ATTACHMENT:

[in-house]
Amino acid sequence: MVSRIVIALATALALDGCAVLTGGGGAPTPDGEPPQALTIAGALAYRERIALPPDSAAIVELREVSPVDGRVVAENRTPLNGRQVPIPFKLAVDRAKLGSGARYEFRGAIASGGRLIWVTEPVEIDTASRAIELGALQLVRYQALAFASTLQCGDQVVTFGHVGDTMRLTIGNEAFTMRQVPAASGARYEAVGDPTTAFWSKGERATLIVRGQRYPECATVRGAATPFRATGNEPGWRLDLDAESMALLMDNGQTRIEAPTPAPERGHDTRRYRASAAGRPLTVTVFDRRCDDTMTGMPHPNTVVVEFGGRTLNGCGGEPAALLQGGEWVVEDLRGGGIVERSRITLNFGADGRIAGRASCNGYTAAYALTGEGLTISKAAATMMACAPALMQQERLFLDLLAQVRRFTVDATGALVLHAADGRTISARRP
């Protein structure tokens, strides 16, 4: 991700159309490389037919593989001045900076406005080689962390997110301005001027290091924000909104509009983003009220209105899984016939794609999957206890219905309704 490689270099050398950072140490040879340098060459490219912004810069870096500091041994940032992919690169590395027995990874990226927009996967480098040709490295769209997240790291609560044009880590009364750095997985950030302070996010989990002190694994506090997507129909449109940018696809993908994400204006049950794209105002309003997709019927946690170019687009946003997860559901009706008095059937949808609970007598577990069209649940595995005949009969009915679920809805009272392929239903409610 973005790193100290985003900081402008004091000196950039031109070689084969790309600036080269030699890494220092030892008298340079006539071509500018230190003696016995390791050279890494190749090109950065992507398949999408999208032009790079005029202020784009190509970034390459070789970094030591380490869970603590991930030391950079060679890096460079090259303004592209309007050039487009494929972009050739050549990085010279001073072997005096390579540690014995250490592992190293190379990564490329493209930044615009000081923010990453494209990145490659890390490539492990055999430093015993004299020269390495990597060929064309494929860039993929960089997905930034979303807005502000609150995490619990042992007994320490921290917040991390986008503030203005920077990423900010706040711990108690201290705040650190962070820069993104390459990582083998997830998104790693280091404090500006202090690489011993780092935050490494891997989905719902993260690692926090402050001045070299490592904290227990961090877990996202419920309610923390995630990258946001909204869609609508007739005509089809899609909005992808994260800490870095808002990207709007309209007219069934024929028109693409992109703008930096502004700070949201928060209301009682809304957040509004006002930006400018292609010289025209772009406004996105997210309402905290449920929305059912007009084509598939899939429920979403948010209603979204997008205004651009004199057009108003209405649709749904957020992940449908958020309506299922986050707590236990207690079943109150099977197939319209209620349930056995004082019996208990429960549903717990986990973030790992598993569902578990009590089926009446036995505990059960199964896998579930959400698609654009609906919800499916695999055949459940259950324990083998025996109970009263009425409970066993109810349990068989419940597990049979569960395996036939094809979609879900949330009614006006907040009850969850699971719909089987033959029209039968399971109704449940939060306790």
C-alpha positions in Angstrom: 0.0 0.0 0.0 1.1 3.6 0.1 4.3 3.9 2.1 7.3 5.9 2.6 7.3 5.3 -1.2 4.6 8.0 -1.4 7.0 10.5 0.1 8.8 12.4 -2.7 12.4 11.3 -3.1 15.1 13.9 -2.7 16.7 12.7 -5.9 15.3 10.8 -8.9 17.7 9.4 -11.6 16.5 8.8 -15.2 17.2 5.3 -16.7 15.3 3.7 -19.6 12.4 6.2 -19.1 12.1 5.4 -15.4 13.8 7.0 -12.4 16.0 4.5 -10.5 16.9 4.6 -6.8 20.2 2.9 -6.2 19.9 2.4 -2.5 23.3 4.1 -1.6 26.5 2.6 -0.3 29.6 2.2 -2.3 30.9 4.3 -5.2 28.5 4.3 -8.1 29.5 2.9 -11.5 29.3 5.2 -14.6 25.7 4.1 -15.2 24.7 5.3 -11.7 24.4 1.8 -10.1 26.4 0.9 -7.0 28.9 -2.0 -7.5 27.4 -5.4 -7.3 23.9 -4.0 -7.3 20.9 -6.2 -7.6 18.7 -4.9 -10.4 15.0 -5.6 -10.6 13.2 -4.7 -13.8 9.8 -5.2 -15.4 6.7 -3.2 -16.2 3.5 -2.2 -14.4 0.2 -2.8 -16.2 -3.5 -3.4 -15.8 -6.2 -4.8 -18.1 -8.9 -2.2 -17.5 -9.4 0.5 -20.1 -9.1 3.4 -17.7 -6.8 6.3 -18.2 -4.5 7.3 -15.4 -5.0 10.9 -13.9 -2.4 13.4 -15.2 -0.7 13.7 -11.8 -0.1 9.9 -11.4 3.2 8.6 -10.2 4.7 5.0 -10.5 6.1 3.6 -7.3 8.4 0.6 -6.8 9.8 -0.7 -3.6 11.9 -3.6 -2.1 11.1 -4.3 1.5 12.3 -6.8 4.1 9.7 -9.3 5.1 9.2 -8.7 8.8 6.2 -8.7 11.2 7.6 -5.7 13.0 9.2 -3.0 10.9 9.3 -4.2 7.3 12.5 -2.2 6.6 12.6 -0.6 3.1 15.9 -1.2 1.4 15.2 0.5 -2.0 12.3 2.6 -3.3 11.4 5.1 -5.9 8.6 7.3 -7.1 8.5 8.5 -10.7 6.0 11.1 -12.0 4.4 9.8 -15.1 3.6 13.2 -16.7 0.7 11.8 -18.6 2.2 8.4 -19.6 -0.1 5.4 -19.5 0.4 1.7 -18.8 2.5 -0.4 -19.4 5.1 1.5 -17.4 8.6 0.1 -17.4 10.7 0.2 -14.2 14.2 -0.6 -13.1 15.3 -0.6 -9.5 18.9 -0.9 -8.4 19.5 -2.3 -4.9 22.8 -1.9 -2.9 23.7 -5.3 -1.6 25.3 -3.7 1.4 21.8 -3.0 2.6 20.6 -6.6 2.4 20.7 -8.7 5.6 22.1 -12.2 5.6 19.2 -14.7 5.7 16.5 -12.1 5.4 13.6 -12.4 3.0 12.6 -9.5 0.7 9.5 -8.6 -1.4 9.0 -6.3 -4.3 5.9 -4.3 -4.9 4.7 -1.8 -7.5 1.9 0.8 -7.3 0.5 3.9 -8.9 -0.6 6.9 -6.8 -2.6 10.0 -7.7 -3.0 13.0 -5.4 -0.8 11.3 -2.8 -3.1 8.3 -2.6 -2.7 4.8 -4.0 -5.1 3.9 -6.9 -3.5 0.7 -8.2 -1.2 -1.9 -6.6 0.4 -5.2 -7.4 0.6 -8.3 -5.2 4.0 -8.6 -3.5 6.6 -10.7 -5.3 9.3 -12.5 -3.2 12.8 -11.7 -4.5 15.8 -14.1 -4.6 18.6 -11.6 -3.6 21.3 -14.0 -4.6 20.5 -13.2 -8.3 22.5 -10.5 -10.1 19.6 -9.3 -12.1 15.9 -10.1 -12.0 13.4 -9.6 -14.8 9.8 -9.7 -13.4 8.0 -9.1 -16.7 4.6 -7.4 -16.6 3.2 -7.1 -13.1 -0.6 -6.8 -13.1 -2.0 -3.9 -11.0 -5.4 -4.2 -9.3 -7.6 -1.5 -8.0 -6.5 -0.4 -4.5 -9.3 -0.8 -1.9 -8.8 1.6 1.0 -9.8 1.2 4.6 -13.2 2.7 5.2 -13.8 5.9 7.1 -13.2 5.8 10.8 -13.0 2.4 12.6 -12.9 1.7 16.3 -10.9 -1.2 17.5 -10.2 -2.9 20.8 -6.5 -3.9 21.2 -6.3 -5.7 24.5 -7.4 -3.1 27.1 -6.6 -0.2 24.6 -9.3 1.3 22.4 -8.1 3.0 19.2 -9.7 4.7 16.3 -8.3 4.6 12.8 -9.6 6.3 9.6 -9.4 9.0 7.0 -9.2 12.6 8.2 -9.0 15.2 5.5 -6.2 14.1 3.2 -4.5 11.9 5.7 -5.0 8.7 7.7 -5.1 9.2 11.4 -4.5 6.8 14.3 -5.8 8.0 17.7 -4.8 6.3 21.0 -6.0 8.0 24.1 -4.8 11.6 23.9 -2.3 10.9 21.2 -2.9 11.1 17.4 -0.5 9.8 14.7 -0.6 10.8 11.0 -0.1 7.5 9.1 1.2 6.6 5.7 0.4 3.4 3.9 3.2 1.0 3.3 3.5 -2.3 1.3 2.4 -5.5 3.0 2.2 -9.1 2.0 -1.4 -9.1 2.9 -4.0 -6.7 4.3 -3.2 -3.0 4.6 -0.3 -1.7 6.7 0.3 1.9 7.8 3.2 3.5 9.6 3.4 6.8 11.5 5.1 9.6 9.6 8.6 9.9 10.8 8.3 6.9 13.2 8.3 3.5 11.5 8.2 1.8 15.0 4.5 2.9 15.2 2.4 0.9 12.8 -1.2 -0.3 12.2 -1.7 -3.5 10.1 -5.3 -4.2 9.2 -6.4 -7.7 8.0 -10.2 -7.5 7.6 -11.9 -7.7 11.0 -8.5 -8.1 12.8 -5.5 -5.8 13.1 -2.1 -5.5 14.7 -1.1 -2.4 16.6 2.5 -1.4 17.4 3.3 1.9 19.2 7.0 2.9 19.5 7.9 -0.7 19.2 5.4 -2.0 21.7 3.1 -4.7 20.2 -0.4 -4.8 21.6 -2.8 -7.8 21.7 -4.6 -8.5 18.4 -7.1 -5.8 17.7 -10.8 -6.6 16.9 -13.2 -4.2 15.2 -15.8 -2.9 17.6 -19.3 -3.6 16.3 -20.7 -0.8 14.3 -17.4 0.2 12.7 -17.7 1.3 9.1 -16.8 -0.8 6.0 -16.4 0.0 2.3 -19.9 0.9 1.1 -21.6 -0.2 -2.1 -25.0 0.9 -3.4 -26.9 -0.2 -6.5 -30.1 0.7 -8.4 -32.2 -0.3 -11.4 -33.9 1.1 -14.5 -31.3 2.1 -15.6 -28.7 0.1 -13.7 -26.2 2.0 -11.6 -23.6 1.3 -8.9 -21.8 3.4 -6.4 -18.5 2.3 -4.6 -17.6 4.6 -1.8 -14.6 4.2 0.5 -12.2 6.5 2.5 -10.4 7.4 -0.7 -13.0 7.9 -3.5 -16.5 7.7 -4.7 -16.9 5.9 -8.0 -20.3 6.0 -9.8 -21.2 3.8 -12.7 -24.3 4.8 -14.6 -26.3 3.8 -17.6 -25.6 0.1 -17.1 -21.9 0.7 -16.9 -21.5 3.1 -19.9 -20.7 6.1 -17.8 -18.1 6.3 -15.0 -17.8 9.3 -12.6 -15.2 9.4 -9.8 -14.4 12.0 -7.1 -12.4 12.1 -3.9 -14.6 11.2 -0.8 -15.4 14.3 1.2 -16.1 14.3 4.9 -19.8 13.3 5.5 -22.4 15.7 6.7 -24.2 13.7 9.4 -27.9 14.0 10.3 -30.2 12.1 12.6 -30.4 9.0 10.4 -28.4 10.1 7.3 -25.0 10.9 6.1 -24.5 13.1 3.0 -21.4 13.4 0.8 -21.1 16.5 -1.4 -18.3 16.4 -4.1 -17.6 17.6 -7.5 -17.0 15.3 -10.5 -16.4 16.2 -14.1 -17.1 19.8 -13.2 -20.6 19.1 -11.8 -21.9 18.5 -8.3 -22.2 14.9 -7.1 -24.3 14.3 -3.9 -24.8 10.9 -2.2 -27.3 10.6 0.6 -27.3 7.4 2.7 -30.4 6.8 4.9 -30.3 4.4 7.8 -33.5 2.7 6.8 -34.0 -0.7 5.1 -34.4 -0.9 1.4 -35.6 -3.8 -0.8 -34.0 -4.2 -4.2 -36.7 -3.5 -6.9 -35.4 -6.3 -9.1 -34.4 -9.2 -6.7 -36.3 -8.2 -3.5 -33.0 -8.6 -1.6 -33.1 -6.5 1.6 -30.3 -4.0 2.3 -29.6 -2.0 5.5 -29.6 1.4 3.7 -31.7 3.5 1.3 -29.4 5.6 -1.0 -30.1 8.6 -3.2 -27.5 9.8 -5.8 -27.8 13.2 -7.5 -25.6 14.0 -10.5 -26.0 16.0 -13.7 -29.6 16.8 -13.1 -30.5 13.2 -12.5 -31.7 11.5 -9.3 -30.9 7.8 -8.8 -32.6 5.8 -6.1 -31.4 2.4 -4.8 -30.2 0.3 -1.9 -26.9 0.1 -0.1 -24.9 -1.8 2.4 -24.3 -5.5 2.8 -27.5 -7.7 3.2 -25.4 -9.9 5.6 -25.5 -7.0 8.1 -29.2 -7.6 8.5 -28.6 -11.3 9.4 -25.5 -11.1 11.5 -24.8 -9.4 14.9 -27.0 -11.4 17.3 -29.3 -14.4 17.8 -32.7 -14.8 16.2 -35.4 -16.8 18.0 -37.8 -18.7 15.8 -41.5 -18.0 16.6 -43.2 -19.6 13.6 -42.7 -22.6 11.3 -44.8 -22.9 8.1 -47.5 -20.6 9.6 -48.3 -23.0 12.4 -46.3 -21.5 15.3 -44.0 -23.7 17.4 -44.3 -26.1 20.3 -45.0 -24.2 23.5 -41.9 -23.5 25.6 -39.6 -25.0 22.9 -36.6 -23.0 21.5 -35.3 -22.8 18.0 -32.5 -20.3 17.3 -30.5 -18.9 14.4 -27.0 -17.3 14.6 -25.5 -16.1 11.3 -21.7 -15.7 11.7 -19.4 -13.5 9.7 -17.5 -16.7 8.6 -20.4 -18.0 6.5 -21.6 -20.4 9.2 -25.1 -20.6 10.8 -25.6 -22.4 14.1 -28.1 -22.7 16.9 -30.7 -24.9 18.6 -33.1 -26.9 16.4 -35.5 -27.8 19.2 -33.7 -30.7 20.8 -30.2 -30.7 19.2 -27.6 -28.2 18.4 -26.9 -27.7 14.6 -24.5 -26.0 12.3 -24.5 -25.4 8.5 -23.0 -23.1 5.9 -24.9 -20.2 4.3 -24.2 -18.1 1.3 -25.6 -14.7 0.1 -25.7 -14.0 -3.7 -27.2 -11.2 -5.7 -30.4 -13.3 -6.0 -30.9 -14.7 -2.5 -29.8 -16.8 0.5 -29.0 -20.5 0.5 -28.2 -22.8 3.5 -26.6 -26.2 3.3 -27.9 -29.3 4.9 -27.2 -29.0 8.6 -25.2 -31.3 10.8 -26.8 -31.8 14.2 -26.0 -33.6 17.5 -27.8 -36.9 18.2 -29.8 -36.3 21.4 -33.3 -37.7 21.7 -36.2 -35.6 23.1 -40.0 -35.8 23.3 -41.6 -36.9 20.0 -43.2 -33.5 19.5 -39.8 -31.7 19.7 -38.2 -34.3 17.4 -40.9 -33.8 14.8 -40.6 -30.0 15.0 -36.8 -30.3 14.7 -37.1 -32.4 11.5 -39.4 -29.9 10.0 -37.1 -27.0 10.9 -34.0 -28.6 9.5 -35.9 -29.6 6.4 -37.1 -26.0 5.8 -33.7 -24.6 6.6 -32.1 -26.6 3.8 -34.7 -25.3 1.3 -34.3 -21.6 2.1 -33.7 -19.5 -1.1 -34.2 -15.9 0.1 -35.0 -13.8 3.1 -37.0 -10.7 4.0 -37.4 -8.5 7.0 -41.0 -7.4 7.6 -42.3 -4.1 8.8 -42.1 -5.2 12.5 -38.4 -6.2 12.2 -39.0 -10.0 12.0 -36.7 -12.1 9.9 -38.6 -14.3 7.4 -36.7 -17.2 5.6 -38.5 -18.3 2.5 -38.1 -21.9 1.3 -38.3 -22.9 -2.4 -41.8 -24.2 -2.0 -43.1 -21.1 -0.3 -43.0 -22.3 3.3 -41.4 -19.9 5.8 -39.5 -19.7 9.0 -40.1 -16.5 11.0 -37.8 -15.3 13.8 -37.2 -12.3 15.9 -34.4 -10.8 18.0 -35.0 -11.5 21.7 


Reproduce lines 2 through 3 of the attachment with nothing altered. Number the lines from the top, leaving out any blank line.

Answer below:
Amino acid sequence: MVSRIVIALATALALDGCAVLTGGGGAPTPDGEPPQALTIAGALAYRERIALPPDSAAIVELREVSPVDGRVVAENRTPLNGRQVPIPFKLAVDRAKLGSGARYEFRGAIASGGRLIWVTEPVEIDTASRAIELGALQLVRYQALAFASTLQCGDQVVTFGHVGDTMRLTIGNEAFTMRQVPAASGARYEAVGDPTTAFWSKGERATLIVRGQRYPECATVRGAATPFRATGNEPGWRLDLDAESMALLMDNGQTRIEAPTPAPERGHDTRRYRASAAGRPLTVTVFDRRCDDTMTGMPHPNTVVVEFGGRTLNGCGGEPAALLQGGEWVVEDLRGGGIVERSRITLNFGADGRIAGRASCNGYTAAYALTGEGLTISKAAATMMACAPALMQQERLFLDLLAQVRRFTVDATGALVLHAADGRTISARRP
């Protein structure tokens, strides 16, 4: 991700159309490389037919593989001045900076406005080689962390997110301005001027290091924000909104509009983003009220209105899984016939794609999957206890219905309704 490689270099050398950072140490040879340098060459490219912004810069870096500091041994940032992919690169590395027995990874990226927009996967480098040709490295769209997240790291609560044009880590009364750095997985950030302070996010989990002190694994506090997507129909449109940018696809993908994400204006049950794209105002309003997709019927946690170019687009946003997860559901009706008095059937949808609970007598577990069209649940595995005949009969009915679920809805009272392929239903409610 973005790193100290985003900081402008004091000196950039031109070689084969790309600036080269030699890494220092030892008298340079006539071509500018230190003696016995390791050279890494190749090109950065992507398949999408999208032009790079005029202020784009190509970034390459070789970094030591380490869970603590991930030391950079060679890096460079090259303004592209309007050039487009494929972009050739050549990085010279001073072997005096390579540690014995250490592992190293190379990564490329493209930044615009000081923010990453494209990145490659890390490539492990055999430093015993004299020269390495990597060929064309494929860039993929960089997905930034979303807005502000609150995490619990042992007994320490921290917040991390986008503030203005920077990423900010706040711990108690201290705040650190962070820069993104390459990582083998997830998104790693280091404090500006202090690489011993780092935050490494891997989905719902993260690692926090402050001045070299490592904290227990961090877990996202419920309610923390995630990258946001909204869609609508007739005509089809899609909005992808994260800490870095808002990207709007309209007219069934024929028109693409992109703008930096502004700070949201928060209301009682809304957040509004006002930006400018292609010289025209772009406004996105997210309402905290449920929305059912007009084509598939899939429920979403948010209603979204997008205004651009004199057009108003209405649709749904957020992940449908958020309506299922986050707590236990207690079943109150099977197939319209209620349930056995004082019996208990429960549903717990986990973030790992598993569902578990009590089926009446036995505990059960199964896998579930959400698609654009609906919800499916695999055949459940259950324990083998025996109970009263009425409970066993109810349990068989419940597990049979569960395996036939094809979609879900949330009614006006907040009850969850699971719909089987033959029209039968399971109704449940939060306790």